As an avid traveler, I fell in love with small planes and aviation after I moved to Alaska. After all, that’s how you get around to the most interesting places.
Bob Lacher, in his book “Alaska Raw” kicks that concept up a notch or two. Born and raised in Alaska, Lacher grew up in a family that hunted for food. Small planes, snowmachines and boats were the tools his family used to survive and thrive.
This collection of first-hand experiences is gripping. Lacher had me hooked in the first chapter, where he goes hunting with his father in the Aleutian Islands for caribou. But the adventure doesn’t start on the shores of Unimak Island. Rather, Lacher spins a compelling tale about flying his plane from Anchorage through Lake Clark Pass, to King Salmon and along the coastline of the Alaska Peninsula. Lacher brings the reader on a wild ride at low altitude. As the waves crash against the banks above the beach, Lacher is “looking for dead things” on the way to the hunting grounds. Specifically, he’s looking for a dead walrus with some ivory tusks. Oh—he finds one. But it’s quite an adventure to retrieve it from the beach. Hint: there’s a bear involved.
On this trip, Lacher recalls some of the lessons his father taught him as he carefully tracks a herd of caribou. For my own Aleutian caribou hunt, it was my son who was guiding me. Like Lacher, my son was born here and is most at home when he’s out in the wild—hunting for dinner.
Because Lacher and his father flew their own plane—there’s no jetway and no terminal. Tthey had to take special precautions when parking the aircraft. This typically involves loading up gunnysacks with rocks and lashing them to the wings so the plane doesn’t fly off without them.
Whether you’re a hunter or not, Lacher’s book is a fun read as he and his companions struggle against the weather, fading daylight and the quest for a reliable (not drunk) boat captain who will pick them up as promised.
Lacher pursued a career in the oil and gas industry, but his heart remained in the wild. This is clear as he details the planning that goes in to a hunt, including the care in choosing companions on the trip. “I hesitate to admit that some of the satisfaction I get from taking a novice into the field comes from the stories that are later told and re-told at their expense,” he writes.
On one trip with a novice, Lacher and his party are threading a narrow path through harrowing crevasses on a glacier. Not seeing their “newbie” when they turned around, they carefully backtracked—only to find him and his snowmachine dangling perilously off a sheer cliff of ice.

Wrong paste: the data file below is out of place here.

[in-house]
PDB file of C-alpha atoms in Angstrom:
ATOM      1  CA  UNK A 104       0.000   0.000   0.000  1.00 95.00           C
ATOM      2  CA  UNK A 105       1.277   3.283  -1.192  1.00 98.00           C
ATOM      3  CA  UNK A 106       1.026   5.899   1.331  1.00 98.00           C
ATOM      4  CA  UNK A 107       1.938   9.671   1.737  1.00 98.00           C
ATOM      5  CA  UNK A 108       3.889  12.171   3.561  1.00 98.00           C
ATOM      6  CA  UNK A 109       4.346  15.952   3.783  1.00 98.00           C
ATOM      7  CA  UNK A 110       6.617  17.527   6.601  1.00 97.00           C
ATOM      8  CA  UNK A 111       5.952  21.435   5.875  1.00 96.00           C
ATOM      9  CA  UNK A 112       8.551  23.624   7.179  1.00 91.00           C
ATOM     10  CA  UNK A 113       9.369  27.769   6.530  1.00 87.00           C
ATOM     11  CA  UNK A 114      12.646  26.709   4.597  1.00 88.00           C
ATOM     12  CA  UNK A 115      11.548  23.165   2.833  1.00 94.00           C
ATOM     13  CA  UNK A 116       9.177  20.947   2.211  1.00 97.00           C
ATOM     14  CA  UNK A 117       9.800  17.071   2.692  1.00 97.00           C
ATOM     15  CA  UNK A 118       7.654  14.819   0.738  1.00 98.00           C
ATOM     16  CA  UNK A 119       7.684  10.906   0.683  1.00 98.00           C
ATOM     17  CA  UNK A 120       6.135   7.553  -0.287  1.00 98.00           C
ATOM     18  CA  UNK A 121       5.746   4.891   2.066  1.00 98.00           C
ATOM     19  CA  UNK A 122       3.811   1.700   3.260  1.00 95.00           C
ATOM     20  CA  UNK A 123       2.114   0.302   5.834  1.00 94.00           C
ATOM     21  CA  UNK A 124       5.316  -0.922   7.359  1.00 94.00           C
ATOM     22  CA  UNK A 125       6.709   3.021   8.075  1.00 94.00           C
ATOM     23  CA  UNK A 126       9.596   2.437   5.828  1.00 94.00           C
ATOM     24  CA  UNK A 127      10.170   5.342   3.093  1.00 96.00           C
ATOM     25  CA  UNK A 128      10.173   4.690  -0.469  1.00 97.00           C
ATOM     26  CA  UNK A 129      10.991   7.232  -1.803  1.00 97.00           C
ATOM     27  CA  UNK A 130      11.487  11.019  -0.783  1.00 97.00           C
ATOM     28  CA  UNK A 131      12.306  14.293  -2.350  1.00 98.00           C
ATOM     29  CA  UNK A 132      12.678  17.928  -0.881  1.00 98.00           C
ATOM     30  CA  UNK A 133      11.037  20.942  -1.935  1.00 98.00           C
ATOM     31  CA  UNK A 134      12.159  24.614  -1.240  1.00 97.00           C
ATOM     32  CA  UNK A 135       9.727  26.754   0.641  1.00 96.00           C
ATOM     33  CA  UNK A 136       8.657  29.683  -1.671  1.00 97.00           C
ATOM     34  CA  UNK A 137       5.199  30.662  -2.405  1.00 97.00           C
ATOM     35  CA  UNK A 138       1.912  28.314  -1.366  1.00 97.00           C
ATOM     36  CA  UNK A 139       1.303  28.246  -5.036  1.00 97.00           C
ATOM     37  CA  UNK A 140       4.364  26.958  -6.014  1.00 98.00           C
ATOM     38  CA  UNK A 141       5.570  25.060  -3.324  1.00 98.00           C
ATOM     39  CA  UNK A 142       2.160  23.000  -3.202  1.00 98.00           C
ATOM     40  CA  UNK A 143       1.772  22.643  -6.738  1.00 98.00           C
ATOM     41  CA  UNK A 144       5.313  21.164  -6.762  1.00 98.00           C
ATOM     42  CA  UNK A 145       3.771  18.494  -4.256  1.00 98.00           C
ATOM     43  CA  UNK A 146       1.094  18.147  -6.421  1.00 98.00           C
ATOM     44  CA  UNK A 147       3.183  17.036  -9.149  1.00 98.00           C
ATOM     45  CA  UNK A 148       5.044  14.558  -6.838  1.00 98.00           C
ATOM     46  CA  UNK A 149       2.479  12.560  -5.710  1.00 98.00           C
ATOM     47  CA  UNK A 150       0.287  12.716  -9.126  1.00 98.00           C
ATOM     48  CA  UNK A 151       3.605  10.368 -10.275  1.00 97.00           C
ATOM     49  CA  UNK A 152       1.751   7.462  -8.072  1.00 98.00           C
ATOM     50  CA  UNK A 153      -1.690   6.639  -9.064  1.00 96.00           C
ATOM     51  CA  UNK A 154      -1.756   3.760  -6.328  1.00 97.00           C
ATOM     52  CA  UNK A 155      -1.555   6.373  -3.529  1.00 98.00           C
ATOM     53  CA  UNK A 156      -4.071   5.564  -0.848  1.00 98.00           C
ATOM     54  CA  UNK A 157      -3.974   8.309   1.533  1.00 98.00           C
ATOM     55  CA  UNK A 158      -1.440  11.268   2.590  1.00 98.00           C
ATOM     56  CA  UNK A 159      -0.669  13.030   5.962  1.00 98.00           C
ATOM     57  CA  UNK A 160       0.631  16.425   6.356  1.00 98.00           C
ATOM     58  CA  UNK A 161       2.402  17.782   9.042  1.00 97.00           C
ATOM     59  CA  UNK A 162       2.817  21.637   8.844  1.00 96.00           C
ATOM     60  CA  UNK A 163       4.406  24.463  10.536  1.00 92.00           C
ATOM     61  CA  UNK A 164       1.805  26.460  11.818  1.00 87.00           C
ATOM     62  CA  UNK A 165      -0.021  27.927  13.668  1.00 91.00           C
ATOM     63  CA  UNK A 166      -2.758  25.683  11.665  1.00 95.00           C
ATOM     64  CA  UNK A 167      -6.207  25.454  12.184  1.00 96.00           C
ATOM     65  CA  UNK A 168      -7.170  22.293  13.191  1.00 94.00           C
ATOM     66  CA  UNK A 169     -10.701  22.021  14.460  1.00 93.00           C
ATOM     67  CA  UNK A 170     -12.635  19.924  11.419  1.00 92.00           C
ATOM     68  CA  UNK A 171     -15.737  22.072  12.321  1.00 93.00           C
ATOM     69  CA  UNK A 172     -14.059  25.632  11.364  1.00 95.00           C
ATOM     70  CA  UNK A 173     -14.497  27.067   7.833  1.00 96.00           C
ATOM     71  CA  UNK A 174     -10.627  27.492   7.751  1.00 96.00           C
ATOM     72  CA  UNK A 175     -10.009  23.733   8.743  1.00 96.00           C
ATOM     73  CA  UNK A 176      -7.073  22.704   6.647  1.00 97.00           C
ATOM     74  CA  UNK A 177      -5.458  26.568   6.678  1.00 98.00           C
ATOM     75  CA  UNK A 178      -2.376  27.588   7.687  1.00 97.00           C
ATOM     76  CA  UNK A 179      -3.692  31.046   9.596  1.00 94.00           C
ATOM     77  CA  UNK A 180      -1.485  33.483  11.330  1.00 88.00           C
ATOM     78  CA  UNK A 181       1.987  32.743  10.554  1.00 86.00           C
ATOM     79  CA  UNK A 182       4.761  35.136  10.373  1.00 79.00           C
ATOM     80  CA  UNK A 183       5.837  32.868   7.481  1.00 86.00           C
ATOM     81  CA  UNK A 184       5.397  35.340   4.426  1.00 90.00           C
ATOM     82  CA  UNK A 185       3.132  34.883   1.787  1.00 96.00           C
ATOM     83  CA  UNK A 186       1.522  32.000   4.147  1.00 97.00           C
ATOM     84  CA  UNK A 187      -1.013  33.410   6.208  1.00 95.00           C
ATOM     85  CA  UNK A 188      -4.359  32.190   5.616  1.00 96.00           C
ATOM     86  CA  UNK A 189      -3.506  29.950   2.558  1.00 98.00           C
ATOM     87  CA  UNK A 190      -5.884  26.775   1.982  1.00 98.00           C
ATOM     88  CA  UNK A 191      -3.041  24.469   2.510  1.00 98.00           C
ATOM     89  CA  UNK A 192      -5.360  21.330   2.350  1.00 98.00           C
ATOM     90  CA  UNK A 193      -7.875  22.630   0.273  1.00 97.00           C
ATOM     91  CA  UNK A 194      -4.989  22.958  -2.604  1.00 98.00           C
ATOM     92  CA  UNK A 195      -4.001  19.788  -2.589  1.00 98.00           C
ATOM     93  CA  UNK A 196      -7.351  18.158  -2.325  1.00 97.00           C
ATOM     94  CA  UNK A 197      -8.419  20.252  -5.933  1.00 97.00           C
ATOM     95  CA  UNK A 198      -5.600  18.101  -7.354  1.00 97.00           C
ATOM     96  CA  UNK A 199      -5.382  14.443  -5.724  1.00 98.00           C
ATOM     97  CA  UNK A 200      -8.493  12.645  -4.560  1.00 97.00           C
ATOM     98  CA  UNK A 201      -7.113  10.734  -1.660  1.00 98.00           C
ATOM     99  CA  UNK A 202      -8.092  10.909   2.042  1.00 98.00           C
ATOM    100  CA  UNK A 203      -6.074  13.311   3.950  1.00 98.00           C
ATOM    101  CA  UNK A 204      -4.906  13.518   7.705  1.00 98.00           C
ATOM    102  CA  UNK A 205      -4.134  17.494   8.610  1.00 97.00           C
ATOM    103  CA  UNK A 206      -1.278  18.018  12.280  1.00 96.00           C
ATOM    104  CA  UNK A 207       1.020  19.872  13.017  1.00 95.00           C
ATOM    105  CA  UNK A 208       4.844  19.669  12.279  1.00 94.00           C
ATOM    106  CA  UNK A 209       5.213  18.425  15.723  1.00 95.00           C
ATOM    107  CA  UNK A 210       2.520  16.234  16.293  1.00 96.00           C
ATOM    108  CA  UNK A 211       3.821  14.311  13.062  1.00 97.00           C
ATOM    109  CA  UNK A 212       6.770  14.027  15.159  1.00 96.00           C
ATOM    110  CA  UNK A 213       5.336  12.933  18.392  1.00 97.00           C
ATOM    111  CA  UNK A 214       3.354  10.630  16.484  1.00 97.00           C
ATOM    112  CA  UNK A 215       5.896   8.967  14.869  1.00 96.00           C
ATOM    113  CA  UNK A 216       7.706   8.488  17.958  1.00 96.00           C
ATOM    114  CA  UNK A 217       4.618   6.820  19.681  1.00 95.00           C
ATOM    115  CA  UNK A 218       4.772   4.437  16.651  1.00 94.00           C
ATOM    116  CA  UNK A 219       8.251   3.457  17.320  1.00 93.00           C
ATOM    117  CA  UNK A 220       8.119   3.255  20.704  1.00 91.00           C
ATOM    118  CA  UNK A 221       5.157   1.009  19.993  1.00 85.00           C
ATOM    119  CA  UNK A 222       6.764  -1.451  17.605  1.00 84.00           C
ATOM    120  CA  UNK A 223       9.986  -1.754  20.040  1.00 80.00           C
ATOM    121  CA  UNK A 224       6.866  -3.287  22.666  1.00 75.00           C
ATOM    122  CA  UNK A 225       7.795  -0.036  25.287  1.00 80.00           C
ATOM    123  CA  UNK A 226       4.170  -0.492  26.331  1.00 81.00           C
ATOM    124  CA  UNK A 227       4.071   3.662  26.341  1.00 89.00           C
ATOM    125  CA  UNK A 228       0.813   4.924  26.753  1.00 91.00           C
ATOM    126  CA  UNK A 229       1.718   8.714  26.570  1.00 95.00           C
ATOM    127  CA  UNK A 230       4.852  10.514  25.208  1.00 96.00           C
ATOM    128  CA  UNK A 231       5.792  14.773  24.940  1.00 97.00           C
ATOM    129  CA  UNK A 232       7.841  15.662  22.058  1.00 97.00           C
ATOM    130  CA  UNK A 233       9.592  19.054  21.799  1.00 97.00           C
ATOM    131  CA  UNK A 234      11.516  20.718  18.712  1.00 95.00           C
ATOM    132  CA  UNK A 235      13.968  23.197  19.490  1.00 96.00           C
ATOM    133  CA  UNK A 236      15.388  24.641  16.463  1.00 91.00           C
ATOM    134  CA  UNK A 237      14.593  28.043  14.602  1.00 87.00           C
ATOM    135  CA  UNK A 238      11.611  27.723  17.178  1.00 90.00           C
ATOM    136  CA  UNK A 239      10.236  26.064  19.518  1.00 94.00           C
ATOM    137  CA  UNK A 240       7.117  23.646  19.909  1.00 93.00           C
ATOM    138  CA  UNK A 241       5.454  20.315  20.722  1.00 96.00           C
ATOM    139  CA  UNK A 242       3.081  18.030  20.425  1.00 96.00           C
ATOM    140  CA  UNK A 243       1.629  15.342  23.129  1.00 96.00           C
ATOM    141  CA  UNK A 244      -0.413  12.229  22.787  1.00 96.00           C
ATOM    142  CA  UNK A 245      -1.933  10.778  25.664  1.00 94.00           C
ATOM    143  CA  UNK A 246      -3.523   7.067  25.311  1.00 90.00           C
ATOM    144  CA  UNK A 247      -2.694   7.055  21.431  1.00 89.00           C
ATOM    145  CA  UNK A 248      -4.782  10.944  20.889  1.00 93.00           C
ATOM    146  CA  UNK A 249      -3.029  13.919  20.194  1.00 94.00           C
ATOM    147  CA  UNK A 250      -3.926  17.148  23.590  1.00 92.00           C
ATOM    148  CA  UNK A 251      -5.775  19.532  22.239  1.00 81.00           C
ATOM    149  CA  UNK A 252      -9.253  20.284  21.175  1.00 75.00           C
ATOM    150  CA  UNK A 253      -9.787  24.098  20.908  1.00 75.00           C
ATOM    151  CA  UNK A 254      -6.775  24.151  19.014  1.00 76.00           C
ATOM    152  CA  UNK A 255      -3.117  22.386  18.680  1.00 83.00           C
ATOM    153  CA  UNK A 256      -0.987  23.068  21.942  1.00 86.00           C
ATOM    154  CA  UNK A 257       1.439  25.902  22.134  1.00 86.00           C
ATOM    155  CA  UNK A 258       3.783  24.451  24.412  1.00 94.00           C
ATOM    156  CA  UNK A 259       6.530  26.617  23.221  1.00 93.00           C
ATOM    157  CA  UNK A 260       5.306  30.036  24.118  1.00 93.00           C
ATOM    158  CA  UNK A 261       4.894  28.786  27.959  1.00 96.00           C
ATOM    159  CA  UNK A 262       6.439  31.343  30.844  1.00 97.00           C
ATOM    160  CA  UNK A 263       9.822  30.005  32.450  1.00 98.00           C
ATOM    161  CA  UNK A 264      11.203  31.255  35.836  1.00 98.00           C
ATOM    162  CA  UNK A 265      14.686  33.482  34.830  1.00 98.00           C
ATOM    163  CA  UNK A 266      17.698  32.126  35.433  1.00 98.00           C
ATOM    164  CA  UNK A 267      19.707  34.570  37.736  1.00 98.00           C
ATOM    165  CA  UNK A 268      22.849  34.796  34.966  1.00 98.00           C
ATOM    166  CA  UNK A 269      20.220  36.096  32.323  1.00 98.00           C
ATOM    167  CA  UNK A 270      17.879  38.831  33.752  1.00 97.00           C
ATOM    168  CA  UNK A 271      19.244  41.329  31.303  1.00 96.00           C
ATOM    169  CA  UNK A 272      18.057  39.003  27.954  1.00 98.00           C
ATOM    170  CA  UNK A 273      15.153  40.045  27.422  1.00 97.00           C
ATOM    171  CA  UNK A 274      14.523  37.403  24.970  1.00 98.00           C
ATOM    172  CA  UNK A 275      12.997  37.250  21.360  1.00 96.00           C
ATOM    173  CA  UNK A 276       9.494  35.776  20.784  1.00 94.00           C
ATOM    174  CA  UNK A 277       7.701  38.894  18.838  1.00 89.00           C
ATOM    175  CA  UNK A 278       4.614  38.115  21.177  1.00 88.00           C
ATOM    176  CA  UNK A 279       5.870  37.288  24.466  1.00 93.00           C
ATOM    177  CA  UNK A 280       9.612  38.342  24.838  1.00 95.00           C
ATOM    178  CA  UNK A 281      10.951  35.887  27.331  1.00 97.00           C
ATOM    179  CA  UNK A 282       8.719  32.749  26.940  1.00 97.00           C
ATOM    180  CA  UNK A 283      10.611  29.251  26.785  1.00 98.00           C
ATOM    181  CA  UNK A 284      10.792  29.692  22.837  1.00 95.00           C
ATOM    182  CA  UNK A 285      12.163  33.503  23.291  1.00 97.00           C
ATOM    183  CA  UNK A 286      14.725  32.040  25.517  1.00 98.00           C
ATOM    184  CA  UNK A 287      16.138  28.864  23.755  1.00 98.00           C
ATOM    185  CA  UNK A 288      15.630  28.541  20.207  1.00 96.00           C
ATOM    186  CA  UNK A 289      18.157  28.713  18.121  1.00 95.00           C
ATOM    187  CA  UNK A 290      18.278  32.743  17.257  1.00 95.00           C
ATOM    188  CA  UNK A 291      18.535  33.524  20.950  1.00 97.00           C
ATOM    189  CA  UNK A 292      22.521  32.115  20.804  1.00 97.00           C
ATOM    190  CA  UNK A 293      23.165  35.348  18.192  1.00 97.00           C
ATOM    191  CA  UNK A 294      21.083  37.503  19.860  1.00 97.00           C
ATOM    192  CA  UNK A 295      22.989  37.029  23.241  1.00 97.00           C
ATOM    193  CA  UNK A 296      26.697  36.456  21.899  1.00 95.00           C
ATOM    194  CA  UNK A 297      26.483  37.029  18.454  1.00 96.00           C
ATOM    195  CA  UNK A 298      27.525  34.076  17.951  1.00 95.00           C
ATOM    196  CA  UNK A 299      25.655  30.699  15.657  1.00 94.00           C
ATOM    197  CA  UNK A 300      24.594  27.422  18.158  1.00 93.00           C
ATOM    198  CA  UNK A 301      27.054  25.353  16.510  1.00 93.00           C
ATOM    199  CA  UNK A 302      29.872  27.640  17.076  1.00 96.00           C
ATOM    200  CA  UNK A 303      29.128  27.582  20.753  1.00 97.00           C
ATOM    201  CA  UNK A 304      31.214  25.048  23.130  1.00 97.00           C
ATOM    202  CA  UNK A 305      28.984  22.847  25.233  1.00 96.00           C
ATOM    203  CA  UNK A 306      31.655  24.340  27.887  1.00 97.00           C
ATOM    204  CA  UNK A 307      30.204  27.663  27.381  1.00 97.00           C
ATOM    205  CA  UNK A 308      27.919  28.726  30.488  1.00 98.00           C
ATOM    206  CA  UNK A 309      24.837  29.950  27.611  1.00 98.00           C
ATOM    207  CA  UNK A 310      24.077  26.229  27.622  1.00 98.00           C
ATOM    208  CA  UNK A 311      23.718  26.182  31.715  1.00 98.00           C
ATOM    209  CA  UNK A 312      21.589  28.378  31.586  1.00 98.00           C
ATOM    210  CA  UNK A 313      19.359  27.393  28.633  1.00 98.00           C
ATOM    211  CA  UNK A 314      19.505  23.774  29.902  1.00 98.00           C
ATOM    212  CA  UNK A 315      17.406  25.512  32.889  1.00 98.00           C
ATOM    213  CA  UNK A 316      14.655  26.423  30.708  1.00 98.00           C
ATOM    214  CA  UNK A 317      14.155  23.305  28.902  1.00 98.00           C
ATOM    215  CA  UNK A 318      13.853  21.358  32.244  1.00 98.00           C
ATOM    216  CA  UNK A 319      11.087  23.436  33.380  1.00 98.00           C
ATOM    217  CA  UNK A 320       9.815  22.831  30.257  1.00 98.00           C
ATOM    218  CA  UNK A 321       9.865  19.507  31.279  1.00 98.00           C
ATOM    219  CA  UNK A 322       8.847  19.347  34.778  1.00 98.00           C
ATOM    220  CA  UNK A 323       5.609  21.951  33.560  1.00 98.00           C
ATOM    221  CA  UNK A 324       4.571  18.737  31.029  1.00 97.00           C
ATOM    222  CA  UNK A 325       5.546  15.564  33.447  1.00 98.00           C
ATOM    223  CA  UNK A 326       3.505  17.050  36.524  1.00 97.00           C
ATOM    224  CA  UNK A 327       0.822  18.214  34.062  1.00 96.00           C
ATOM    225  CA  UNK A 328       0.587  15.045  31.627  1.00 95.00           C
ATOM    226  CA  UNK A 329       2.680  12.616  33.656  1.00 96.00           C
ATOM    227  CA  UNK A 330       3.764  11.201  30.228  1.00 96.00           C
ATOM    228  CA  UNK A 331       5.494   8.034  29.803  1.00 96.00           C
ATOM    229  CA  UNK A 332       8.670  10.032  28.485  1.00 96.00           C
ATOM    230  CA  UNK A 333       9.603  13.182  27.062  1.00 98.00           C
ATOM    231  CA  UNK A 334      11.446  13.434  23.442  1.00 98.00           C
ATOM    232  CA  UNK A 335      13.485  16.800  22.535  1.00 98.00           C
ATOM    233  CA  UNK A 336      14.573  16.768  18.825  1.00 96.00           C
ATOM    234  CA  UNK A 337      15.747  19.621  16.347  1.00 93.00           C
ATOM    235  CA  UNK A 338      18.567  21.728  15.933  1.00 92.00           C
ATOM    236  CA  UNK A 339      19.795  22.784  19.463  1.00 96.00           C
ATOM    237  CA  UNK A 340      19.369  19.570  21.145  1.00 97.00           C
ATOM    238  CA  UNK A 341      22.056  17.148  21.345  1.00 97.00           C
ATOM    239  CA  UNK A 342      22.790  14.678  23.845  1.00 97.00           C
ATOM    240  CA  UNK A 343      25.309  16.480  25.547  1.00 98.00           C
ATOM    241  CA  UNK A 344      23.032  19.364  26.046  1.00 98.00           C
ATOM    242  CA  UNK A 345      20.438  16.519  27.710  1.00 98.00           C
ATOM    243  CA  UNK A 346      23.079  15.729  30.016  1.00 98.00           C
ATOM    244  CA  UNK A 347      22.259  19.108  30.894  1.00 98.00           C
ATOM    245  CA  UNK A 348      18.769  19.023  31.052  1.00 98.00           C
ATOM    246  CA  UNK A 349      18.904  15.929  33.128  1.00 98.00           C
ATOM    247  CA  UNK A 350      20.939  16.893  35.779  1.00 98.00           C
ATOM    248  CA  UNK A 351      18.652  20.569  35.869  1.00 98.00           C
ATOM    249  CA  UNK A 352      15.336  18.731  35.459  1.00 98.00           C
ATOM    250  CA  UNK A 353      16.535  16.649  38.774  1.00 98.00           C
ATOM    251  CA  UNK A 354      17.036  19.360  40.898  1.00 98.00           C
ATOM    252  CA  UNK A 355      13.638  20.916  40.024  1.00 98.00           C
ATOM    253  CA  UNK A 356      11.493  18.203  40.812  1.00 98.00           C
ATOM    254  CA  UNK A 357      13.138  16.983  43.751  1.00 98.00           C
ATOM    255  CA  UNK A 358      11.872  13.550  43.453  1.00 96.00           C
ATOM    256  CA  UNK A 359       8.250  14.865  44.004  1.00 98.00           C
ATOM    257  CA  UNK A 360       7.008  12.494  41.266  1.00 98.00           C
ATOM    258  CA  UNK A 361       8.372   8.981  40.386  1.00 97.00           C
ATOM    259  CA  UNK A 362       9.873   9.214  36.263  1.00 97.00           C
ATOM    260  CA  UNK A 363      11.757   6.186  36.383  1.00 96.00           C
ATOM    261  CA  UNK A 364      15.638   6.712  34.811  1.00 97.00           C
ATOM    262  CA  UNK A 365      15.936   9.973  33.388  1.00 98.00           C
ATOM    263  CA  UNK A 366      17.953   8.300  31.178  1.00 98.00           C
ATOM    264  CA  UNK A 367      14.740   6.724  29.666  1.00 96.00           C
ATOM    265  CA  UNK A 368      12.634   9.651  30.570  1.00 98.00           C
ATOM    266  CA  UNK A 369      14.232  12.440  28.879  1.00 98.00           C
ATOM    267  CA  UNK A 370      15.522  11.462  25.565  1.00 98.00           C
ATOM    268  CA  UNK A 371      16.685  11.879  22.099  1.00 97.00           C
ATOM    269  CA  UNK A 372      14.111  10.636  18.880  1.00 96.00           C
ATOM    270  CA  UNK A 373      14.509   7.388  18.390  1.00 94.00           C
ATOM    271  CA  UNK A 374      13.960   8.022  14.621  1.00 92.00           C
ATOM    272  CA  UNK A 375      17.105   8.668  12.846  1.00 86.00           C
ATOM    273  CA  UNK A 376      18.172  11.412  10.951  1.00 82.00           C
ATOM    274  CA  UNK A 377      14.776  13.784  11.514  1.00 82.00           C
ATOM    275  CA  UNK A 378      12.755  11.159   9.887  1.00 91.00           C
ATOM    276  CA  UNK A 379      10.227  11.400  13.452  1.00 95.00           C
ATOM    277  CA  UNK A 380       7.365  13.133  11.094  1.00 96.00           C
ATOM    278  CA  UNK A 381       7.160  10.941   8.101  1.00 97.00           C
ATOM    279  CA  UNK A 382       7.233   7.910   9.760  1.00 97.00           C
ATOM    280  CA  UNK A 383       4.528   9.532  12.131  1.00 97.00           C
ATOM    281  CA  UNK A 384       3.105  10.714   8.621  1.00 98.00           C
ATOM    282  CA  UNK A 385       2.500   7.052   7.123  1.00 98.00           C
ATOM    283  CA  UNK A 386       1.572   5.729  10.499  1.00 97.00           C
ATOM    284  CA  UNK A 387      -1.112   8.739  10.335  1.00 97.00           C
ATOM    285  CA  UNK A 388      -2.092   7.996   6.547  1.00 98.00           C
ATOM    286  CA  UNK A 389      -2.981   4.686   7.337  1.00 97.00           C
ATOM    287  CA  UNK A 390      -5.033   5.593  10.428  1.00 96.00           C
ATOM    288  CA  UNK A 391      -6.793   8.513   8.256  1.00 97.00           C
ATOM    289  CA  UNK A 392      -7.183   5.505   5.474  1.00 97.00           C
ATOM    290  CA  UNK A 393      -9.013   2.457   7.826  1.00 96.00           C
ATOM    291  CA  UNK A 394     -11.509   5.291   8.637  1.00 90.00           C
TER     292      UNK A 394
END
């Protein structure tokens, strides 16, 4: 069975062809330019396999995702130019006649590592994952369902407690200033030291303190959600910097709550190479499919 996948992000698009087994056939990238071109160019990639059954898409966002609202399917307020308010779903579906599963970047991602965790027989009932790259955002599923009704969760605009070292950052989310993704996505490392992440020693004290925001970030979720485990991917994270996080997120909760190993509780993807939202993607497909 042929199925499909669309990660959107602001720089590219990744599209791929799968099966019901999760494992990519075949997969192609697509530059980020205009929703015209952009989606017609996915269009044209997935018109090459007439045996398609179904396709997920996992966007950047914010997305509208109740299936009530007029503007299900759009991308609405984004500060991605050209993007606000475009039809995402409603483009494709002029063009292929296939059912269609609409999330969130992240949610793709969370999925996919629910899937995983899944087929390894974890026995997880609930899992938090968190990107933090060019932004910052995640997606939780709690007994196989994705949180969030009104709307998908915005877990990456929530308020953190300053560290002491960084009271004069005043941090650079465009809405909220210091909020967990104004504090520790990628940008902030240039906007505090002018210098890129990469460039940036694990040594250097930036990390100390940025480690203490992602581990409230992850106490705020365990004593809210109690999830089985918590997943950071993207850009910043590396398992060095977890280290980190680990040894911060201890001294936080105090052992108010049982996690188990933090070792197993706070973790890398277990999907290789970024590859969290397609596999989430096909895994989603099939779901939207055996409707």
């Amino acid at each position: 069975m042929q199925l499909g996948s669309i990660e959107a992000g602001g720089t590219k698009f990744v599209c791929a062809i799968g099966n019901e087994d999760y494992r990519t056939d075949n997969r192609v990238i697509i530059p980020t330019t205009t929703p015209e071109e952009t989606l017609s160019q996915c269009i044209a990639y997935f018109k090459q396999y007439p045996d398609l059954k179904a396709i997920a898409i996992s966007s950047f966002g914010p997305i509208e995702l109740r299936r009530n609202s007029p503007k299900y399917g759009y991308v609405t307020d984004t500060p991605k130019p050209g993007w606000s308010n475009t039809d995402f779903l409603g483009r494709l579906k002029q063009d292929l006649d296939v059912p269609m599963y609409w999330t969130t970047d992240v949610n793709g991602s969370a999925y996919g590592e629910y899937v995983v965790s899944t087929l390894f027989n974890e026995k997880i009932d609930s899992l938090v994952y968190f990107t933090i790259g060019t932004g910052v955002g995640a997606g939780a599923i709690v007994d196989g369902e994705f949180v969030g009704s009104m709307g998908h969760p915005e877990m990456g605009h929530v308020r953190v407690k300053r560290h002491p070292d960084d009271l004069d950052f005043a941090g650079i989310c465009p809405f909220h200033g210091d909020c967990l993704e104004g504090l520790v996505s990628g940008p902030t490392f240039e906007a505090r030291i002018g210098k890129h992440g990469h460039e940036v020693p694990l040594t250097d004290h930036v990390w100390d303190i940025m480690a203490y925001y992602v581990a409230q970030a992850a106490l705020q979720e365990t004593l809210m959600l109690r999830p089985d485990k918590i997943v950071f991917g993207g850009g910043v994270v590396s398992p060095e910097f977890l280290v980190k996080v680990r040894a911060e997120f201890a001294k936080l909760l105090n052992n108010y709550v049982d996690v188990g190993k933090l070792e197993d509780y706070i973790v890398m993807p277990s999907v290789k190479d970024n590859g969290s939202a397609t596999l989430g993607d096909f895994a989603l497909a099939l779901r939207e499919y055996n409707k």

“There is nothing worse than a new guy who won’t let us embarrass and intimidate him when he’s struggling,” he adds.
Throughout “Alaska Raw,” Lacher brings the reader along for an up-close look at his adventures…or mis-adventures. There’s his tent that’s flapping in the gale-force wind. My fingers and toes got cold while reading about his slow belly-crawl across the tundra, trying to line up a good shot.
Some of the places Lacher and his companions walked were familiar to me: Cold Bay is one of them. So when Lacher talks about the pre-dawn decision to take an inflatable dinghy, fully-loaded, on an eight-mile open ocean crossing, I start biting my fingernails. When he reveals that he’s only got a 3hp motor to do the job, I start shaking my head and mouthing “No no no!” And yet, just like a train wreck, I can’t stop reading to find out whether he makes it…or has to swim to shore and lose everything.
Lacher is a hunter—this is not a book about “catch and release” or photography. Whether it’s a caribou, a sheep or a bear, Lacher is quick to invoke his predator instincts to get the job done. The photos included in the book are all about the animals: the curl on the sheep’s horn or the length of the bear. It’s fair to say that in Lacher’s world, “size matters.”
Yet for all of his testosterone-fuelled bravado, Lacher approaches the natural world with humility and respect. “Alaska Raw” is about the relationship between the hunter, the animals and the land. There are many moments in the book when one misstep is the difference between celebration and catastrophe. The author admits that adrenaline rush is part of what drives him. But there’s also the quest to compensate for the cushy, urban routine that is all-too-common, even in Alaska.
“Urban life, as it has evolved, brings with it a dullness of routine that acts…as a slow poison. This is a book about cutting your own trail,” he writes.
And it’s a colorful trail, complete with charging bears, makeshift landing strips on the tops of mountains, nasty weather and overloaded snowmachines plodding through chest-deep powder. It’s a collection of bold Alaska adventures. Not only has Lacher lived to tell the stories. He’s ready to turn his face to the wind, chamber another round and once more head off to go hunting for dinner.
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